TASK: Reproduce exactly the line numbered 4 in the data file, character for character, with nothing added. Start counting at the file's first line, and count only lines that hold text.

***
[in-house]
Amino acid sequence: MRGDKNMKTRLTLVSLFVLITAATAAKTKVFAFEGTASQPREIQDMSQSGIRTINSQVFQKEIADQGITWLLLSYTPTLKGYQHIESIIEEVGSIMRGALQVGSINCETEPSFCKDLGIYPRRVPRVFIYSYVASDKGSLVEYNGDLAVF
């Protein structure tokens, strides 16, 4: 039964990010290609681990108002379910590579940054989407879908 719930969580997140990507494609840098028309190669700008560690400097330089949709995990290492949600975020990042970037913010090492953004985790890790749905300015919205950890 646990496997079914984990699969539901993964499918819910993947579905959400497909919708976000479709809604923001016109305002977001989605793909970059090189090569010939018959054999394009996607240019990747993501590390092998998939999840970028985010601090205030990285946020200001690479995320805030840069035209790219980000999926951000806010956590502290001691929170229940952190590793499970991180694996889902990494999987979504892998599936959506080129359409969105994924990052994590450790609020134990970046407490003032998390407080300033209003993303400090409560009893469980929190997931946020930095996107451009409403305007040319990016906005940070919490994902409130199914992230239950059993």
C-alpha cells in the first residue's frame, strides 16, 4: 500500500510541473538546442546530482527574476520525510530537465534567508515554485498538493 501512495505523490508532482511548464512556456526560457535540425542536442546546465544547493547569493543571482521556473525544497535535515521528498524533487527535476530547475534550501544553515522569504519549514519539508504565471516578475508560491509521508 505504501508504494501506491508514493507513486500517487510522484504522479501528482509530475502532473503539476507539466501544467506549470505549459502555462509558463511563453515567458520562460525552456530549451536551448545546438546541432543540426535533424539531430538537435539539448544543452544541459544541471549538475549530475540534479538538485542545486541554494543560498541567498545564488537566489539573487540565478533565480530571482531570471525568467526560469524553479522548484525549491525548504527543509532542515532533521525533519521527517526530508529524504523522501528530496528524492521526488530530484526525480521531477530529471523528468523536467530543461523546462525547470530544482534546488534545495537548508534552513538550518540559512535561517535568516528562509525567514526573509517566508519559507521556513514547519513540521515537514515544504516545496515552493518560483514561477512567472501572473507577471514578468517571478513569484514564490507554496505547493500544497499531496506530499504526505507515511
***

C-alpha cells in the first residue's frame, strides 16, 4: 500500500510541473538546442546530482527574476520525510530537465534567508515554485498538493 501512495505523490508532482511548464512556456526560457535540425542536442546546465544547493547569493543571482521556473525544497535535515521528498524533487527535476530547475534550501544553515522569504519549514519539508504565471516578475508560491509521508 505504501508504494501506491508514493507513486500517487510522484504522479501528482509530475502532473503539476507539466501544467506549470505549459502555462509558463511563453515567458520562460525552456530549451536551448545546438546541432543540426535533424539531430538537435539539448544543452544541459544541471549538475549530475540534479538538485542545486541554494543560498541567498545564488537566489539573487540565478533565480530571482531570471525568467526560469524553479522548484525549491525548504527543509532542515532533521525533519521527517526530508529524504523522501528530496528524492521526488530530484526525480521531477530529471523528468523536467530543461523546462525547470530544482534546488534545495537548508534552513538550518540559512535561517535568516528562509525567514526573509517566508519559507521556513514547519513540521515537514515544504516545496515552493518560483514561477512567472501572473507577471514578468517571478513569484514564490507554496505547493500544497499531496506530499504526505507515511